“Is the lucky one the one who dies or the one who’s left behind?” wonders Carolina at the funeral. At 11 years old, she’s the one left behind after her parents and baby brother are killed in a car crash, after Aunty Shen who raised her daddy goes to the hospital and can’t come home to their cabin in the Smoky Mountains.
Which is worse – being a “charity case” in the stern preacher’s house or being a runaway without a destination? Carolina rubs the catbird pendant that Daddy carved for her and listens to the real catbird singing outside the rule-filled parsonage’s window. It’s summertime, for goodness sake! She and the preacher’s twin daughters should be running around with their shoes off, playing in the sunshine instead of memorizing lessons all day. Oh, how she misses her best friend Mattie with her sparkling dark eyes and dark skin and bright smile…
So Carolina just runs, following trails over the hills. And here is Miss Ruby’s place! Surely Mattie’s grandma will let her stay until Auntie Shen is better, even if Mattie had to move away because of her daddy’s new job. During dinner, everyone talks about Martin Luther King Jr. and his speech in Washington D.C. Carolina hadn’t known that black folks suffered so much violence and prejudice in other places – in their tiny mountain community, everyone just took care of each other, no matter their color.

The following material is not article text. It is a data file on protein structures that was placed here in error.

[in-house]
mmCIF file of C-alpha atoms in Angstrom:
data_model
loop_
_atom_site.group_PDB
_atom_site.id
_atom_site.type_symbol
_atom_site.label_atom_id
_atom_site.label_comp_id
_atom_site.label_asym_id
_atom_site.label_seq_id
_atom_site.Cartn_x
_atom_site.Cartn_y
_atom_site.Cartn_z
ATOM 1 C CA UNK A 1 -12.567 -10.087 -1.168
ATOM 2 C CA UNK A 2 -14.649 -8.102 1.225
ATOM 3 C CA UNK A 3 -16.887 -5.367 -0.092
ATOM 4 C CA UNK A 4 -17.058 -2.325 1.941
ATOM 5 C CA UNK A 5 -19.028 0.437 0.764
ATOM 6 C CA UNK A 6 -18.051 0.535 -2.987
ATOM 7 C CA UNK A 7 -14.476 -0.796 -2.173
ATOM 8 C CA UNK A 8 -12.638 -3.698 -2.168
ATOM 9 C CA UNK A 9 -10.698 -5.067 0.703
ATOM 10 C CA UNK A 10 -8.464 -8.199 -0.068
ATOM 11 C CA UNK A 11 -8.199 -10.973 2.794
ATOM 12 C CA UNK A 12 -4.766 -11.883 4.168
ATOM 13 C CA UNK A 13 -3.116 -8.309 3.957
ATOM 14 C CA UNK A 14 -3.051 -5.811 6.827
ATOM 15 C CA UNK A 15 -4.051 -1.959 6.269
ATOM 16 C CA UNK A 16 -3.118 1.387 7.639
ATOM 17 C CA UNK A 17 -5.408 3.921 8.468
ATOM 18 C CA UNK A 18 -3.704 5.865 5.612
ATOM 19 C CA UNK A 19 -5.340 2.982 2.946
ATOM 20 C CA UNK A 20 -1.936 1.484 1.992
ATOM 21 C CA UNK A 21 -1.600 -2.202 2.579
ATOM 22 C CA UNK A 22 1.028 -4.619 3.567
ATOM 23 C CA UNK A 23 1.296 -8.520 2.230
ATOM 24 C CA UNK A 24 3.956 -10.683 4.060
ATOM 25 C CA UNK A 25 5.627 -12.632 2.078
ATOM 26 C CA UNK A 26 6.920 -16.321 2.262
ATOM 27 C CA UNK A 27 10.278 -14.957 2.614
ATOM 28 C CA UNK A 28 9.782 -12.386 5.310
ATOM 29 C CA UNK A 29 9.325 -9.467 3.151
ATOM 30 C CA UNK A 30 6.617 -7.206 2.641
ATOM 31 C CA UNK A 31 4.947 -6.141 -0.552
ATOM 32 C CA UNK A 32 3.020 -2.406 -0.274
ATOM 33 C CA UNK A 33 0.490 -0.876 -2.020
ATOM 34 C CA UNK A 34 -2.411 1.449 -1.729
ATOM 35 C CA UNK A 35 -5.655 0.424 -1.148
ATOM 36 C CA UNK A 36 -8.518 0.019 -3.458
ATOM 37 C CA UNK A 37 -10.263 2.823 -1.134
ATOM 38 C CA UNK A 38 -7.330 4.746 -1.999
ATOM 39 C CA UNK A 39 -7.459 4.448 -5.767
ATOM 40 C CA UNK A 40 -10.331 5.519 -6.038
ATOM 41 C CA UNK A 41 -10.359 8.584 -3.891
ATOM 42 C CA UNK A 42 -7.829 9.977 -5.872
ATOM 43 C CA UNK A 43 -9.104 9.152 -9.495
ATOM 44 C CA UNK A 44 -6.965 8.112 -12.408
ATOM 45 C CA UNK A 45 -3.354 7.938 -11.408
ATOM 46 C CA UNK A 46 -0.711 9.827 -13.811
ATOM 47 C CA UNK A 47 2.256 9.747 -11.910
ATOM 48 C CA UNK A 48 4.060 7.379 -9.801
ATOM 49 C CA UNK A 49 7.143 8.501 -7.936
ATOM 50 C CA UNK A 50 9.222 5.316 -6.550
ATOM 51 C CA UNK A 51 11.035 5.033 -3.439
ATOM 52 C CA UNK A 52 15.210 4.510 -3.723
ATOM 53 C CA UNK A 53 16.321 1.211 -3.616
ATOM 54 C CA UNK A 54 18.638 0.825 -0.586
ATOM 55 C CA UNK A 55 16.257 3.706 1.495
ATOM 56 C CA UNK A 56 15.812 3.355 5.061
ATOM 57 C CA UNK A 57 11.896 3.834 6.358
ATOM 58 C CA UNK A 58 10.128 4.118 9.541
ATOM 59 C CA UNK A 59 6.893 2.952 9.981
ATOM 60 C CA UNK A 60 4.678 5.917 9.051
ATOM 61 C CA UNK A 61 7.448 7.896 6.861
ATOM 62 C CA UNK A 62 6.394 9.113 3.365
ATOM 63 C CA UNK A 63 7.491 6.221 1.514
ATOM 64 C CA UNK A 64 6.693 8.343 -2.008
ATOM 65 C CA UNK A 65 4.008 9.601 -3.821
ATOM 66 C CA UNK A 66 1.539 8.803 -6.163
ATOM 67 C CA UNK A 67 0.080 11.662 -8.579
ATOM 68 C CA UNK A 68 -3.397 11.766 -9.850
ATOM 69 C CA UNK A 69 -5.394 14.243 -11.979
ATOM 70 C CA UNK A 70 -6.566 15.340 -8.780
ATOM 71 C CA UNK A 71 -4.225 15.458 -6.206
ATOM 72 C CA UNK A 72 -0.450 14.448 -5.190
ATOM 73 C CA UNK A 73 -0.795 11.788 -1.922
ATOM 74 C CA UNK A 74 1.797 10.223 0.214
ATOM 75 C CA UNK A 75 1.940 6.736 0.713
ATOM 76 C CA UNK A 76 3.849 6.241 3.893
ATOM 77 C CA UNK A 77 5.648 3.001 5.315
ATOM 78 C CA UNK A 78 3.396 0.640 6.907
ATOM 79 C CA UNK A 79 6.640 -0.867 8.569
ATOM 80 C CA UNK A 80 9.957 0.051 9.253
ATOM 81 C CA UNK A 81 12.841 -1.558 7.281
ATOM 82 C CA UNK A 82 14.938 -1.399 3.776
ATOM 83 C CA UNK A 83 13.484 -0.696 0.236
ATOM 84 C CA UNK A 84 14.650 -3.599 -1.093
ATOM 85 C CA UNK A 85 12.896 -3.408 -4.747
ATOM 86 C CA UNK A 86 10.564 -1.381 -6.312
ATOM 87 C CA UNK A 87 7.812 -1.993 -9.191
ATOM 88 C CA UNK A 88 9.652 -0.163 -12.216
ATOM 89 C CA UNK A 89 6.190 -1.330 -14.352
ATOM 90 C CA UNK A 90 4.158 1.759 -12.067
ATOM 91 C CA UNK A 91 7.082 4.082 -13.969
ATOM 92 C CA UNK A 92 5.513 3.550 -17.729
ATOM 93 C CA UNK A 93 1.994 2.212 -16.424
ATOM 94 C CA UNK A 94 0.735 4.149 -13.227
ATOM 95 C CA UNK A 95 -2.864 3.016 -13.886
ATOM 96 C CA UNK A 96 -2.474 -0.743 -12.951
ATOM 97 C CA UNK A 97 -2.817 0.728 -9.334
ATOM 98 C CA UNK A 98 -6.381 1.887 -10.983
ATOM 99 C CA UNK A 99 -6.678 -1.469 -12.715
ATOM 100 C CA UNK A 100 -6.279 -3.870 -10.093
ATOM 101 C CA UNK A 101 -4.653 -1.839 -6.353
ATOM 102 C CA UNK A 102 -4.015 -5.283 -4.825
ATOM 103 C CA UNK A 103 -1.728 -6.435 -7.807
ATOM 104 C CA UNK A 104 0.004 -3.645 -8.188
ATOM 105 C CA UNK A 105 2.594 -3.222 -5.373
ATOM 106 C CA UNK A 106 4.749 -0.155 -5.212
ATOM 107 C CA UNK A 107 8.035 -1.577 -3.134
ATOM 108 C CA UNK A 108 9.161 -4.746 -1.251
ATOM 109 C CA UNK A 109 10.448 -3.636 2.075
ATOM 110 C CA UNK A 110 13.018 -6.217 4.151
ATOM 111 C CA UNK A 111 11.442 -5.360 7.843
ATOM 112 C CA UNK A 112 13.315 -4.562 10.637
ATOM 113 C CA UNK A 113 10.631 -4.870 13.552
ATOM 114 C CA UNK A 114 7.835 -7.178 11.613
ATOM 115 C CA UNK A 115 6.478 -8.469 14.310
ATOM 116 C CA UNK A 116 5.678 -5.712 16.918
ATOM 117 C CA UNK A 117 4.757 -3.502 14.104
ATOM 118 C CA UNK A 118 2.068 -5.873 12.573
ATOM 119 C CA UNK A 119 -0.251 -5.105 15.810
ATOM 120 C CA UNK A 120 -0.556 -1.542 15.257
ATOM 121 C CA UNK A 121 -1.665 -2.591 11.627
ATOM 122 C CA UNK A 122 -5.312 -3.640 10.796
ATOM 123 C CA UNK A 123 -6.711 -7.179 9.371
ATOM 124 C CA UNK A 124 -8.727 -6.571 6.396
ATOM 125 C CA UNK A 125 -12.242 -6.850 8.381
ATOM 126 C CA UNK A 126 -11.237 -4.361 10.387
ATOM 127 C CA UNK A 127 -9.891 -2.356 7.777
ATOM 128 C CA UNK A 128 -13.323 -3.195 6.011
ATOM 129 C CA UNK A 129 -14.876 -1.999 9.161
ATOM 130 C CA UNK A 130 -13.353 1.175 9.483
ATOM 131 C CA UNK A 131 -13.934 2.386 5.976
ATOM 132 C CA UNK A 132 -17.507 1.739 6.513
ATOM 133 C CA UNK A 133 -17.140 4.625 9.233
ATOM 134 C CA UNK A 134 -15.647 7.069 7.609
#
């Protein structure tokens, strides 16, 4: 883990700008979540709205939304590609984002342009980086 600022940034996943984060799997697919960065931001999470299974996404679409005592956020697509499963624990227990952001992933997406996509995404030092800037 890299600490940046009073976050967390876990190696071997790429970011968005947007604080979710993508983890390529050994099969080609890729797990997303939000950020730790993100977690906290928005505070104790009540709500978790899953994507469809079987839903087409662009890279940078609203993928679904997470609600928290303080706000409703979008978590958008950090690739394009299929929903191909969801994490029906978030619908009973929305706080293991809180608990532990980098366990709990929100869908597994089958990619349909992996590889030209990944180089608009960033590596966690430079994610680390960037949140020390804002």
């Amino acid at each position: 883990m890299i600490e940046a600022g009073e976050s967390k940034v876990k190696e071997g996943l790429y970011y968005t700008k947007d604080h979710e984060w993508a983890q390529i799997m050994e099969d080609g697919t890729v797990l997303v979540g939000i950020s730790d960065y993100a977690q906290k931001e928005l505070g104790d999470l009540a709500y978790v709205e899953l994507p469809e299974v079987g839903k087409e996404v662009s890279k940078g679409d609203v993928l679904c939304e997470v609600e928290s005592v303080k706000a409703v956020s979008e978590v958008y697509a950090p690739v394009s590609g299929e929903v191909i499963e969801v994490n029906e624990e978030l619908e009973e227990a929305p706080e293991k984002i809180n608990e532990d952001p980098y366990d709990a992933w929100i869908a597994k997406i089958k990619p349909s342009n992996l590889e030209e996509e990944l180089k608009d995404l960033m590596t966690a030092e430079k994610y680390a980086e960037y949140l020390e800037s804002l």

But here comes the sheriff again to take Carolina to another foster home in the city – too many kids in one house with a sloppy woman and her traveling husband. Never happy away from her mountains, Carolina knows from the moment she gets there that she’ll run away again.
Surely there’s some family in the Smokies that needs a strong, helpful, almost-12-year-old girl to bring joy into their lives until Auntie Shen is better? Of course the elderly lady will get well and climb the steep trail to their cabin where they carry water from a well, right?
Listen for the catbird’s song along with Carolina in 1964 as she tries to find her place in the world and heal her heart of its burdens, breathing in the beauty of her beloved Smoky Mountains.
Recommended by: Katy Manck, Librarian-at-Large (retired academic/corporate/school librarian), Gilmer, Texas, USA